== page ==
I have a small business in downtown, Mr. Schafer and his friends talk about the homeless drug addicts, but never about us poor smucks who own a small business downtown.

    Can we count on Mr. Schafer and those who think like him, to clean the excrement off our sidewalks? Will you help us with methed out individuals screaming at us with every obscenity in the book? Will you compensate us for the theft and vandalism? Will you pay for the loss of business? Will you compensate us and our employees? When we collapse?

    I thought not, no you will retreat to your safe neighborhood, and pat yourselves on the back. While we collapse

  7. If you were true do-gooders; you would be on the main streets with buckets and mops cleaning up human waste. You would be out picking up litter. You would be spending a lot of money at suffering local businesses. Lastly, you would be proactive as far as keeping residents safe. Talk is cheap.

  8. While I can understand the frustration, especially as a business owner, it’s important for you all to understand that there is no quick fix for homelessness. There is no solution that will get a homeless person off the street and into rehab over night. There are a multitude of reasons for that.

    1. Shelters are temporary. There is no shelter that is meant to be a permanent home for those experiencing homelessness. They will be back on your doorstep because they have nowhere else to go.

    2. Talk to anyone working in rehabilitation. It’s not that easy to get into. You can’t just roll up to a facility and check in. That’s a fairytale.

    3. Most addicts are paranoid and have trust issues, justified or not. It can take years to build that trust to get someone on the path to bettering themselves. Charles understood that, and the volunteers from the church understand that. These people ARE out there doing the work, but you have all decided they aren’t because you’re not yet seeing results. And every time this city forces the homeless to move, they lose more trust, and those working with them now have even more added to their plate.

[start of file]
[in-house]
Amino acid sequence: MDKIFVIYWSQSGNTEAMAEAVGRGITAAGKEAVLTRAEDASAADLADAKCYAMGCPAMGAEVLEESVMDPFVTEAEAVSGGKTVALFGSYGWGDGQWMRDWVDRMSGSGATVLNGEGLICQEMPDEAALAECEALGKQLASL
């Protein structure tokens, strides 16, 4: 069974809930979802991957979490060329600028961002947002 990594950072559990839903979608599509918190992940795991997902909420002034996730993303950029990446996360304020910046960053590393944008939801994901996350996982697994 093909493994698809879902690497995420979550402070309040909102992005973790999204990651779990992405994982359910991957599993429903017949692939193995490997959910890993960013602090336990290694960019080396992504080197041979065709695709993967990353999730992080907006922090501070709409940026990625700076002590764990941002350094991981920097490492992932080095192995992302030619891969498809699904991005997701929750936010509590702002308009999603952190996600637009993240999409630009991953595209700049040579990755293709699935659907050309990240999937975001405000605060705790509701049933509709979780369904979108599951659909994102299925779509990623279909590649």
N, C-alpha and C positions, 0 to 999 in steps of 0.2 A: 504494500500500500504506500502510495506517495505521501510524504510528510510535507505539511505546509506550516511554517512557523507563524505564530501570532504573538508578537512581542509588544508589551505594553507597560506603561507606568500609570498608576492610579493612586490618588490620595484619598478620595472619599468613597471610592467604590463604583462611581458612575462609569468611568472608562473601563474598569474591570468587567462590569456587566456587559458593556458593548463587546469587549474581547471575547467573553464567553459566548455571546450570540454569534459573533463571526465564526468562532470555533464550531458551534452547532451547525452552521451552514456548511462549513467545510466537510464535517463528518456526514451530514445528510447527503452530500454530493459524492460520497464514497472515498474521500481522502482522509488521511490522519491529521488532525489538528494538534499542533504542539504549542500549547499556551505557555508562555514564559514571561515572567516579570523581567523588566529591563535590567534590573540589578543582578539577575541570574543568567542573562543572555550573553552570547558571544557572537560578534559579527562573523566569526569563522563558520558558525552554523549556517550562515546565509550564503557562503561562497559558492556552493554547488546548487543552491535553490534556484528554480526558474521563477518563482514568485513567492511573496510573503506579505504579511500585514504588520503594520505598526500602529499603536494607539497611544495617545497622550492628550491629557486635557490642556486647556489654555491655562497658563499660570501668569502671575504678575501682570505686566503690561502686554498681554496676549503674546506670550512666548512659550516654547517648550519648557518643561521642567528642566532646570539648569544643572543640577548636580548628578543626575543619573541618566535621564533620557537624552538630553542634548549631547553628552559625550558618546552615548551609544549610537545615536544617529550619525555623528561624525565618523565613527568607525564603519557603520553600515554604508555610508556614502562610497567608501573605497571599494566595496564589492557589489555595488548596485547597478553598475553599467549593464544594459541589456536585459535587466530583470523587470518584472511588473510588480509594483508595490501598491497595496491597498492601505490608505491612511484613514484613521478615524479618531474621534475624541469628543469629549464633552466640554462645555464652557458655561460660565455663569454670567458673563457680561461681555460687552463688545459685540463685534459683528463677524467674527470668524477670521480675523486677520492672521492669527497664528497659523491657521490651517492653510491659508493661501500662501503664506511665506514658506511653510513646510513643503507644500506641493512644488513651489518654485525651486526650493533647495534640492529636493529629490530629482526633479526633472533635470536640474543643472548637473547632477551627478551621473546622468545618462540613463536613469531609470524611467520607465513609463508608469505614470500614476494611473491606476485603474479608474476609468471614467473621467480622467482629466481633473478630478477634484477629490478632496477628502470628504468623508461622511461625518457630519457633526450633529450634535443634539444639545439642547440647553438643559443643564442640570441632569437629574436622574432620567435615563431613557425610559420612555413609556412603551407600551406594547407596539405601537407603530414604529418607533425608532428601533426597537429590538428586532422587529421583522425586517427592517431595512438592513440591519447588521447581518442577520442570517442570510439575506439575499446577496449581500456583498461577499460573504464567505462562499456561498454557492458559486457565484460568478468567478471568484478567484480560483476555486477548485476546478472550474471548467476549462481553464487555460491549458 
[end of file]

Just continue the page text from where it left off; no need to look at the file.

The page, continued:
I don’t live in your city. I live in Seattle, where I’m surrounded by the homeless. I do my part. I clean up my neighborhood and I build relationships with my homeless neighbors. And I come to your city to do my part when I can because I have a family member living on your streets. I have been working tirelessly to help him, and I am slowly but surely going to do it.

    I would love if those of you who are frustrated could find some patience. I know in my neighborhood, building relationships with the homeless has caused them to respect me and the spaces I occupy. They do not vandalize my job, they do not steal from me or my place of work, and they will leave if I ask them to when they are having bad episodes. People act like animals when they are treated like animals. Empathy is not enabling, and respect breeds respect. This situation will not go away with policy changes or forced rehab/incarceration; it will take an entire community of housed and unhoused people coming together. If you don’t like that, move.